Student Nurse Helen Farmer uses her recent knowledge and evidence to support advocating a patient’s concern over pain.
This week I encountered a very young patient who reported that she was in significant pain, despite being up to date with several different prescribed analgesics.
On reporting this to the nurse in charge and again later at handover, I was surprised to find that the nurse suggested that the patient’s pain was not as bad as the patient was maintaining. The nurse discussed with me what she considered typical behaviours of people who were in severe pain. I listened and absorbed the information. However, I found this reasoning difficult to accept despite the nurse’s many years of experience.
I drew on my recent lectures on the “concept of total pain” and how other factors can directly impact on pain. I went back to my patient and had a chat with her; I was able to establish some factors which may have increased her pain levels. These other factors included fear of disbelief regarding her pain, being away from home, missing out on her studies, not being prescribed her regular medications for her Irritable Bowel Syndrome (IBS). Armed with my new information which relates to the concept of “total pain”, we made a plan. We discussed mitigation for studies, reassurance that she would go home soon and that her family could visit and with the nurse’s agreement, I asked the doctor if she could prescribe the patient’s usual IBS medication. I think my patient felt a sense of relief following this.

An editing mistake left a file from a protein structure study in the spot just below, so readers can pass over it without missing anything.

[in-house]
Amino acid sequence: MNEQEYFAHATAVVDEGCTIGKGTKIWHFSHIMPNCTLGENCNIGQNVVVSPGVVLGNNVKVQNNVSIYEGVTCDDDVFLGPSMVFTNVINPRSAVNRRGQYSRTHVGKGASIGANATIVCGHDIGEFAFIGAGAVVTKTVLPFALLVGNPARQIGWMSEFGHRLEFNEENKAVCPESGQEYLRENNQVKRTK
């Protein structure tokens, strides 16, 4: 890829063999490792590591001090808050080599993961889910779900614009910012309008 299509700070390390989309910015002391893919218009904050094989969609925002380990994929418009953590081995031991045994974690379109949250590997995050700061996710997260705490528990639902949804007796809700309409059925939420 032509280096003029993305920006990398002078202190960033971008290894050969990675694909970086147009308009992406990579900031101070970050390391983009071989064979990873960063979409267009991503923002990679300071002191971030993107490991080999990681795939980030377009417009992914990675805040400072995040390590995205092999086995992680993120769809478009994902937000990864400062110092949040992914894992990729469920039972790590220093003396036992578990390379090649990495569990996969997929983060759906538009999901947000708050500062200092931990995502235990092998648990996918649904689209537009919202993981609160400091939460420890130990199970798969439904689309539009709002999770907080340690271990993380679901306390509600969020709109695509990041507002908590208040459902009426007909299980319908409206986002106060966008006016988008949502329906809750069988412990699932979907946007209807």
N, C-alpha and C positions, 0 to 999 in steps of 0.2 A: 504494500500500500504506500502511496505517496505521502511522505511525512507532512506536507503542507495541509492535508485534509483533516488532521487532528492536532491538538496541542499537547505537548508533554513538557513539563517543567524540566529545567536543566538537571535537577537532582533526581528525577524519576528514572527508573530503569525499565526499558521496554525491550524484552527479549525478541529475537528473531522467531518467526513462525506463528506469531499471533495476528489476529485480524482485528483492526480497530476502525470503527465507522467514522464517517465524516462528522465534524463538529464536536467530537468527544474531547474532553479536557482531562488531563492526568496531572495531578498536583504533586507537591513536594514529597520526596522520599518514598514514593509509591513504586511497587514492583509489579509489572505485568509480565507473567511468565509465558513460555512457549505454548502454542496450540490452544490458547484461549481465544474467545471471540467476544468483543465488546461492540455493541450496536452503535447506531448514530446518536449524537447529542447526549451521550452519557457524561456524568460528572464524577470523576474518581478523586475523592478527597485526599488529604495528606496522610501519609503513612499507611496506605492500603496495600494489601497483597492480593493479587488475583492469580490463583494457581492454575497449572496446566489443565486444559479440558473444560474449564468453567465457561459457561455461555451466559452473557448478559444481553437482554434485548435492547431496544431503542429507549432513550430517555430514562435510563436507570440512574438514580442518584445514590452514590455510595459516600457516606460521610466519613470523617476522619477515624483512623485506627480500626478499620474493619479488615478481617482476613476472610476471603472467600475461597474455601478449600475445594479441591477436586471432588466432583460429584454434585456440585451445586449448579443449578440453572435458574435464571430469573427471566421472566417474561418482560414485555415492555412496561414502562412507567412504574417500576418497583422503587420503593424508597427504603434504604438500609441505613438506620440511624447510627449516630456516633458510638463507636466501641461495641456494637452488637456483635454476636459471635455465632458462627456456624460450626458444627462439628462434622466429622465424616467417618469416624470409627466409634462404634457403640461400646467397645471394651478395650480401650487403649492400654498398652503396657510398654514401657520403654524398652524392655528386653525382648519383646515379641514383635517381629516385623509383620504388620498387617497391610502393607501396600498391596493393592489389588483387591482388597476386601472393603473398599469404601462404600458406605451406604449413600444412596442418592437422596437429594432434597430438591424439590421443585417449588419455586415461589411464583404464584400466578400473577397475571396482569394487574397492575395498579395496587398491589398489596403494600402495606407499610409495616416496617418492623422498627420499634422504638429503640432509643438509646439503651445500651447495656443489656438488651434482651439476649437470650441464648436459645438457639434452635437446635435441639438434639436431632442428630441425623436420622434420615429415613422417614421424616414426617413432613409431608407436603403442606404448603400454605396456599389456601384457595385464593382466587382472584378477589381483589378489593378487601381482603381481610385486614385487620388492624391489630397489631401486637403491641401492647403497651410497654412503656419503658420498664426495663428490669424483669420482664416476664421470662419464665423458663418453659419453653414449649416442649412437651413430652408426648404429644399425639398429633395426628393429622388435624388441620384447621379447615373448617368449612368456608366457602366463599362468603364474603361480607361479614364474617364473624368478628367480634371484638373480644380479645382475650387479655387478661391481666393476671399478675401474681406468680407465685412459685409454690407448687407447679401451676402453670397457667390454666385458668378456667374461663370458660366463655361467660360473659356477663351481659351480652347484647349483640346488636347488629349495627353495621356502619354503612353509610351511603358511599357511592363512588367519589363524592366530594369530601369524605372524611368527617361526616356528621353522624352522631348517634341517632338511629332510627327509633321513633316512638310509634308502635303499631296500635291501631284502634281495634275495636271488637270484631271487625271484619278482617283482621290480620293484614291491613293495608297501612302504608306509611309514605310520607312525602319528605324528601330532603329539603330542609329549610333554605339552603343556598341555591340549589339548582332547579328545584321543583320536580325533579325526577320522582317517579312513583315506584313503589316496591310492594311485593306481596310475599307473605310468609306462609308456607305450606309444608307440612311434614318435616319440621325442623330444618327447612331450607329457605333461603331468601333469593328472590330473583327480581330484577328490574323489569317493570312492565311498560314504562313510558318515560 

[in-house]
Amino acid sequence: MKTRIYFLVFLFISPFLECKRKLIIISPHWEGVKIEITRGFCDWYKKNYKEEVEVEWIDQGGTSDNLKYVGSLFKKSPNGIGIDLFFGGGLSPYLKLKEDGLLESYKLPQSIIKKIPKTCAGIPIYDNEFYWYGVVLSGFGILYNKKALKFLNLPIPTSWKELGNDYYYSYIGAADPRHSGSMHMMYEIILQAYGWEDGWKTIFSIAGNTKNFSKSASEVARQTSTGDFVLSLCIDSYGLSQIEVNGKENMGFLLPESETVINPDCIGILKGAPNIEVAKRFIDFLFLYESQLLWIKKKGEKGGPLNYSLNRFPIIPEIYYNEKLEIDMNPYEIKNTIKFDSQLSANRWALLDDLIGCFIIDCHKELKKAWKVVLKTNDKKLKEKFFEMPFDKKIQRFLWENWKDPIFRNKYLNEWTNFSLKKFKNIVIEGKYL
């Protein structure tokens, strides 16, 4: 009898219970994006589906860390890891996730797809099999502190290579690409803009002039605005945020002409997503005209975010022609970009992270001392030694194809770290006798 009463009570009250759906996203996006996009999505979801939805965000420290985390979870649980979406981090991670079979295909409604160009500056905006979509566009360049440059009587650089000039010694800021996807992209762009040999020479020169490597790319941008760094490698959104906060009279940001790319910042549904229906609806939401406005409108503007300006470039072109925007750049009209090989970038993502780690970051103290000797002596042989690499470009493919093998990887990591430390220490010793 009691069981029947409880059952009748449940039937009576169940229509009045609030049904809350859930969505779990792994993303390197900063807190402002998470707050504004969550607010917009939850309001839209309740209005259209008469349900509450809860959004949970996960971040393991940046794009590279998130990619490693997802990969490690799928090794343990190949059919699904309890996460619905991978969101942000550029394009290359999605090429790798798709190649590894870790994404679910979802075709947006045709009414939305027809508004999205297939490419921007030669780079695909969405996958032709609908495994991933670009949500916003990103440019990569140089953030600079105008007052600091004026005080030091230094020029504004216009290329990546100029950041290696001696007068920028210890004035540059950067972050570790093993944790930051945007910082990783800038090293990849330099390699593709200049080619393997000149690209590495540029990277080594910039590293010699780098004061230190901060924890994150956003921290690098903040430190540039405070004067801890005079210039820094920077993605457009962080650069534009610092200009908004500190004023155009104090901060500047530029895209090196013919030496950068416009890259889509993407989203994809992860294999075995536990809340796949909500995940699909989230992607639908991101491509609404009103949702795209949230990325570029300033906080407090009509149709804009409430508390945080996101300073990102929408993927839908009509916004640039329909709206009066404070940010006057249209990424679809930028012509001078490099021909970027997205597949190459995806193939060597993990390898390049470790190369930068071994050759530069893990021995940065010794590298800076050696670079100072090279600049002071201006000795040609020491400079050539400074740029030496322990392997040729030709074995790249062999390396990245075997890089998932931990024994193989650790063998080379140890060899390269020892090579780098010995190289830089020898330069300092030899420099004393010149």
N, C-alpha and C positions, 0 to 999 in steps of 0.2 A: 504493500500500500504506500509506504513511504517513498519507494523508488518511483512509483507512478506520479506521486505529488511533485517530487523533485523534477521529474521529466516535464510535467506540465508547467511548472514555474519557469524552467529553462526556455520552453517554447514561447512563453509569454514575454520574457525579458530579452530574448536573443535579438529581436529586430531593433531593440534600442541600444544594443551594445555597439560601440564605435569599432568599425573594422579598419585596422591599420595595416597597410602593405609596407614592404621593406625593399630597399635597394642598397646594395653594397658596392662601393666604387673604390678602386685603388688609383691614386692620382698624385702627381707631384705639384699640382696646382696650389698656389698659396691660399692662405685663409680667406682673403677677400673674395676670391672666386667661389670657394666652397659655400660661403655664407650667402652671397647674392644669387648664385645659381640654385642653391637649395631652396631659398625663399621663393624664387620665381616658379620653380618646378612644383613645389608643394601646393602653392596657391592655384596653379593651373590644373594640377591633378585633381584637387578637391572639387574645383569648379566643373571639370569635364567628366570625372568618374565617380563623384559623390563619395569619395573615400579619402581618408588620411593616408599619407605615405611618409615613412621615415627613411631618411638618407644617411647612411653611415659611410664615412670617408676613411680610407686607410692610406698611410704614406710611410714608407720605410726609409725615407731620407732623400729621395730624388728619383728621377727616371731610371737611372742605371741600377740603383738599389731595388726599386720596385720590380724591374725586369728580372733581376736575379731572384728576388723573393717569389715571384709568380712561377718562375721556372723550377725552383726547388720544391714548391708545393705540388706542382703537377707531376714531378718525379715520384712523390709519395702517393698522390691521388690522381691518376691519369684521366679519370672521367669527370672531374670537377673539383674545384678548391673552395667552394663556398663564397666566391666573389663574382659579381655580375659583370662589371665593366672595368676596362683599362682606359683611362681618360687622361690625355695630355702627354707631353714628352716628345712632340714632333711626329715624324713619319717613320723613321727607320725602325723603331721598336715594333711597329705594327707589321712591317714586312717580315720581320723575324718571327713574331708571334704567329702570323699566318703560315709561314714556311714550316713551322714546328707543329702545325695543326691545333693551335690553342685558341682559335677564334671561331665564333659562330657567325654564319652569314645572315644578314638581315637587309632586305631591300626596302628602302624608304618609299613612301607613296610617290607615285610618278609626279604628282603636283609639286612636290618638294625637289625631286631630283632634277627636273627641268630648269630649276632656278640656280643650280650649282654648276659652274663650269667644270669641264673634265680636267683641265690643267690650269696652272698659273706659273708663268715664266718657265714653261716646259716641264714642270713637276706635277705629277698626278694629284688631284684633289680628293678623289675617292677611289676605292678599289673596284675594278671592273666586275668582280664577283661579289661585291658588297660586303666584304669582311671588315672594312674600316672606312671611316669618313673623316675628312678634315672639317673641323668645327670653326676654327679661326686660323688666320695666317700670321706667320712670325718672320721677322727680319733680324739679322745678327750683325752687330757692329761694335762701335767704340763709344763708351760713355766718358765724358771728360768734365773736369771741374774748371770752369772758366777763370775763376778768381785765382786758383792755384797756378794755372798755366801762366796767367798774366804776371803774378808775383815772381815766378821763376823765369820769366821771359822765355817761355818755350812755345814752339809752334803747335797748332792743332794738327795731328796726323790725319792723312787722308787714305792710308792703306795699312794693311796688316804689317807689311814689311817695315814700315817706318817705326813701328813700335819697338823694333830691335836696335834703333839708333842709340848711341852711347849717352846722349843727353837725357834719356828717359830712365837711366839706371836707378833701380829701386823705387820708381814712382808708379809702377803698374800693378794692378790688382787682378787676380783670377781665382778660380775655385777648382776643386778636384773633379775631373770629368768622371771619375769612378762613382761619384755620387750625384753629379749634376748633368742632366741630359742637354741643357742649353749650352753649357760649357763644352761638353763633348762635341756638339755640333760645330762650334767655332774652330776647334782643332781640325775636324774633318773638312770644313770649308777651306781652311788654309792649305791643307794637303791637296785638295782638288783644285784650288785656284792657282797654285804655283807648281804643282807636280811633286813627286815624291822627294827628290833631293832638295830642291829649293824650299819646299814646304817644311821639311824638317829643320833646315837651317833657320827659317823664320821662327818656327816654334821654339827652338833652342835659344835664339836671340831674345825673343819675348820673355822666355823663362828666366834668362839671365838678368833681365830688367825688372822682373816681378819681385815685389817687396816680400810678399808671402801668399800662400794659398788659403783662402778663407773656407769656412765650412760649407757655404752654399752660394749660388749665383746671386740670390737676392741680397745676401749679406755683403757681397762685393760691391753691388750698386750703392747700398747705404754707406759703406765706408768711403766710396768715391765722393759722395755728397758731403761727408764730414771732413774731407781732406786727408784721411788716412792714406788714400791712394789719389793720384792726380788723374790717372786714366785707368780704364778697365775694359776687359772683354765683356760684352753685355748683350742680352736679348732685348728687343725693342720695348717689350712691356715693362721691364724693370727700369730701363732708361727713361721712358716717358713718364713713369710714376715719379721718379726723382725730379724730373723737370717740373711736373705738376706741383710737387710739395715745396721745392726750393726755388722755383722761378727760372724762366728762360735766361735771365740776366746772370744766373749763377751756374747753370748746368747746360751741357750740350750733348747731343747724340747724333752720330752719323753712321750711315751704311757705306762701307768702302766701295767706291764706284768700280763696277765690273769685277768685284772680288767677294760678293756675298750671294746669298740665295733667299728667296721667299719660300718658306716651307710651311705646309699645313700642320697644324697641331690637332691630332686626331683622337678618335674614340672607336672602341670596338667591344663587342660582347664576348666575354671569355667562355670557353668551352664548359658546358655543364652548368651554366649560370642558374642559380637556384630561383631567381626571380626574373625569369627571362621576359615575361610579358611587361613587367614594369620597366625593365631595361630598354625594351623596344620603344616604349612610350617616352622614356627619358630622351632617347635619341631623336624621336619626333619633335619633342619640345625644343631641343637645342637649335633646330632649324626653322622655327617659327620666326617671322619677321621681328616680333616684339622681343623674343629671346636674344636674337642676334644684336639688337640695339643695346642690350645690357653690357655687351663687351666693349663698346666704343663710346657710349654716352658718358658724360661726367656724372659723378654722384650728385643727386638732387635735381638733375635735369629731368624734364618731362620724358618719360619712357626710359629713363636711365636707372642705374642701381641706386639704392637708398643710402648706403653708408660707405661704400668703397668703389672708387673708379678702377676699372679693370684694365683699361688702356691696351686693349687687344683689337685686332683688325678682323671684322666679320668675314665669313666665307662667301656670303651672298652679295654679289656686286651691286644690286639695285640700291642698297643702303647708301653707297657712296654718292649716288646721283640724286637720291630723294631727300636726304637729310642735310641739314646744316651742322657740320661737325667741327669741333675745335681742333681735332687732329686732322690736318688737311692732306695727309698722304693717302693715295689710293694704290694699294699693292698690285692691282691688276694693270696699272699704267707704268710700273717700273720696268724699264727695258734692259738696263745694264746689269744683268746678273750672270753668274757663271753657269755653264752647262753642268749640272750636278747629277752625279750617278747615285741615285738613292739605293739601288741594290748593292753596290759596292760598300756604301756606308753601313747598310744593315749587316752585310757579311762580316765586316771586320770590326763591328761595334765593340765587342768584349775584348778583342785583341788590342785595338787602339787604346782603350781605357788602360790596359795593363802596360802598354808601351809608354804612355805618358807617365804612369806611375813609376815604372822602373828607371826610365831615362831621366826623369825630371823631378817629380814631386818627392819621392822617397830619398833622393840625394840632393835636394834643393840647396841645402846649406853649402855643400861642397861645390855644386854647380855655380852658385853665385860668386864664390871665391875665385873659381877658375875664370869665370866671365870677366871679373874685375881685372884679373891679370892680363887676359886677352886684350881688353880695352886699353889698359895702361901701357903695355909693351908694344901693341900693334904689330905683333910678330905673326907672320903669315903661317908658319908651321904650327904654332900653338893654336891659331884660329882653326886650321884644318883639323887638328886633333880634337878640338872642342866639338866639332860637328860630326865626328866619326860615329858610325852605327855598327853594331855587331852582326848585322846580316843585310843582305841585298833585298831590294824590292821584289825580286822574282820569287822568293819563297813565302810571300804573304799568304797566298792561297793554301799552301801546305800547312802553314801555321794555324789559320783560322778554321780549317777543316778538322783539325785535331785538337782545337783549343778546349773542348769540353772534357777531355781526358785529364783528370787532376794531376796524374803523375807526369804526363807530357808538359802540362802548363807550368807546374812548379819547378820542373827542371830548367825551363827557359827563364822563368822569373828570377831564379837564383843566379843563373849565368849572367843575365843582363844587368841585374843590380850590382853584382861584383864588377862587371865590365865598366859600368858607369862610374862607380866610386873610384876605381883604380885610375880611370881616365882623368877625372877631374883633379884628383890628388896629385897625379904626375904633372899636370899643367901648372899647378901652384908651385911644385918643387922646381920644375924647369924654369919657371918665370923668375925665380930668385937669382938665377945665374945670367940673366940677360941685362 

Strangely enough, the following day, my patient’s pain had reduced to a manageable level; she was smiling and even went home.
Whilst I do not take credit for this change in pain, I believe my actions had an impact. I stood by my training, used it as a tool and continued to act as an advocate for my patient. I recall a university lecturer telling us not to turn into the “Pain Police” - referring to not judging pain you cannot feel for yourself. I remember laughing at this phrase. However, I believe my patient benefited from it this week.
Staying strong when others may disagree with you is something I have experienced this week. I was concerned how my different opinion may have affected my relationship with the nurse. I maintained my position and expressed an evidence-based opinion politely, whist acting as an advocate for the patient. A positive outcome all round!
Helen Farmer is a student nurse at University of Worcester, currently on placement on a Women’s Health Unit.